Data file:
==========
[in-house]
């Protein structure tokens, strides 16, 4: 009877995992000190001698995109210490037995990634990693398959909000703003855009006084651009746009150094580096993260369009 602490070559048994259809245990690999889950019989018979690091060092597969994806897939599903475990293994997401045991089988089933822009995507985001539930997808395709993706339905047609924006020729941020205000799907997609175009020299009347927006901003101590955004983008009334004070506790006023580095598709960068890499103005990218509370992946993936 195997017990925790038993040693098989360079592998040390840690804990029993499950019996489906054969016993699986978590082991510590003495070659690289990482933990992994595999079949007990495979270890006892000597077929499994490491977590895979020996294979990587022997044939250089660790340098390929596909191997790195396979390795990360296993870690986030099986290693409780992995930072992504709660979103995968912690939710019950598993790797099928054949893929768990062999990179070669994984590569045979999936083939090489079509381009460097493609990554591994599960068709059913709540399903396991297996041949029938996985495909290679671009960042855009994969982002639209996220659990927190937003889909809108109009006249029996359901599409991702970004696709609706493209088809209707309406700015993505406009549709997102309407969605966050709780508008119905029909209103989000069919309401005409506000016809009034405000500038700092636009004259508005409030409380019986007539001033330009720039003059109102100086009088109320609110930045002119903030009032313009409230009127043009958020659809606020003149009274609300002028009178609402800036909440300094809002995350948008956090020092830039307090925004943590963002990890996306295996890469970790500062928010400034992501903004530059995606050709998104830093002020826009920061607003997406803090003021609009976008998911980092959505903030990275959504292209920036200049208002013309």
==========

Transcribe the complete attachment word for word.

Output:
[in-house]
């Protein structure tokens, strides 16, 4: 009877995992000190001698995109210490037995990634990693398959909000703003855009006084651009746009150094580096993260369009 602490070559048994259809245990690999889950019989018979690091060092597969994806897939599903475990293994997401045991089988089933822009995507985001539930997808395709993706339905047609924006020729941020205000799907997609175009020299009347927006901003101590955004983008009334004070506790006023580095598709960068890499103005990218509370992946993936 195997017990925790038993040693098989360079592998040390840690804990029993499950019996489906054969016993699986978590082991510590003495070659690289990482933990992994595999079949007990495979270890006892000597077929499994490491977590895979020996294979990587022997044939250089660790340098390929596909191997790195396979390795990360296993870690986030099986290693409780992995930072992504709660979103995968912690939710019950598993790797099928054949893929768990062999990179070669994984590569045979999936083939090489079509381009460097493609990554591994599960068709059913709540399903396991297996041949029938996985495909290679671009960042855009994969982002639209996220659990927190937003889909809108109009006249029996359901599409991702970004696709609706493209088809209707309406700015993505406009549709997102309407969605966050709780508008119905029909209103989000069919309401005409506000016809009034405000500038700092636009004259508005409030409380019986007539001033330009720039003059109102100086009088109320609110930045002119903030009032313009409230009127043009958020659809606020003149009274609300002028009178609402800036909440300094809002995350948008956090020092830039307090925004943590963002990890996306295996890469970790500062928010400034992501903004530059995606050709998104830093002020826009920061607003997406803090003021609009976008998911980092959505903030990275959504292209920036200049208002013309």